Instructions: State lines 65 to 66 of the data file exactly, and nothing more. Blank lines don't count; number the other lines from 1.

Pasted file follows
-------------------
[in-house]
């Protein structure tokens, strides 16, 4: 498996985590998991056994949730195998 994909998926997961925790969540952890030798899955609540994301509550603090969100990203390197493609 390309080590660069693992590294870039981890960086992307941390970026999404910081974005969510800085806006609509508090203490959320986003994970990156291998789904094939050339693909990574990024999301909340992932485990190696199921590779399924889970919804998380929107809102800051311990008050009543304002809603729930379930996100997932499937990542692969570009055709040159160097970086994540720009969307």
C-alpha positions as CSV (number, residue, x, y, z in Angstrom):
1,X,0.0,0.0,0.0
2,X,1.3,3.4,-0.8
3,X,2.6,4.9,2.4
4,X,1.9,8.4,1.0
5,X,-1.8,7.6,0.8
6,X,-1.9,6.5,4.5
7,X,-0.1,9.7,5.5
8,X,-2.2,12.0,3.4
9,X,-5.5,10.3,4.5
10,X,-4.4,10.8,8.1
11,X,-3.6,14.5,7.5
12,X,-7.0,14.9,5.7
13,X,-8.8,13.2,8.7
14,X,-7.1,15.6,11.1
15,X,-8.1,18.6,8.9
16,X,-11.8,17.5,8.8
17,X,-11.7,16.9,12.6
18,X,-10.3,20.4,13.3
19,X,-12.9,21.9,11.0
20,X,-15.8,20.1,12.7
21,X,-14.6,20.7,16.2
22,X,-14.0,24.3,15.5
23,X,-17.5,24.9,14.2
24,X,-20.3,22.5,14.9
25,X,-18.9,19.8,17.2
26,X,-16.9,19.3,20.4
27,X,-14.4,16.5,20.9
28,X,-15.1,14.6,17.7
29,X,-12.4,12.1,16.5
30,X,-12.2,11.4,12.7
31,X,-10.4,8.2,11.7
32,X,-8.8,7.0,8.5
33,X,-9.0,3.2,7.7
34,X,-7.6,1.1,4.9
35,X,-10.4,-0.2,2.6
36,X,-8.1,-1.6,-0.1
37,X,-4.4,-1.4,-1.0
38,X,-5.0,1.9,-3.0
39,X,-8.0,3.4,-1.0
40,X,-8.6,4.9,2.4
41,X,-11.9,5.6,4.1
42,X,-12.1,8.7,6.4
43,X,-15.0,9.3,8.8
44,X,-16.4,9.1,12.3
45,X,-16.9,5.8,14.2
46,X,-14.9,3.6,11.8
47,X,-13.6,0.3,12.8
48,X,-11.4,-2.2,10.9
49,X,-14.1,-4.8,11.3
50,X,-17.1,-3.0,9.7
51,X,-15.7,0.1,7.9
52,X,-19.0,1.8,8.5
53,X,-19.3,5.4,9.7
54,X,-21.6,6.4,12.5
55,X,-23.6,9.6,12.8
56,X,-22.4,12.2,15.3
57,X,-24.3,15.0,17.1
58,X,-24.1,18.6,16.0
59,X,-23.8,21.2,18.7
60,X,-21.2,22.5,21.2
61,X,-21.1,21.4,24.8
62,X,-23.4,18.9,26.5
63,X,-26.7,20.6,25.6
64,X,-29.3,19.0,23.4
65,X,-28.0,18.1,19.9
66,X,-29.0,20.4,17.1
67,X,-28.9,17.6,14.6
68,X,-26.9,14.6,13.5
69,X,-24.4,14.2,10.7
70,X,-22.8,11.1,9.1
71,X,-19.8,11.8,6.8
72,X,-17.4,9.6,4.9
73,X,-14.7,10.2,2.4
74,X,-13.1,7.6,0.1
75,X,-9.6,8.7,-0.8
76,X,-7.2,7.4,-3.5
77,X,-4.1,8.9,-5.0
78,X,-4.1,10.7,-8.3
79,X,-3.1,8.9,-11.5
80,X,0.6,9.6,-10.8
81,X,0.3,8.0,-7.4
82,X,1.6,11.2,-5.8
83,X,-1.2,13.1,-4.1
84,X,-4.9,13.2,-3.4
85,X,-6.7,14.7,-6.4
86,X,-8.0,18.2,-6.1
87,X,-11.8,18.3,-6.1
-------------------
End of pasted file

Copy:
62,X,-23.4,18.9,26.5
63,X,-26.7,20.6,25.6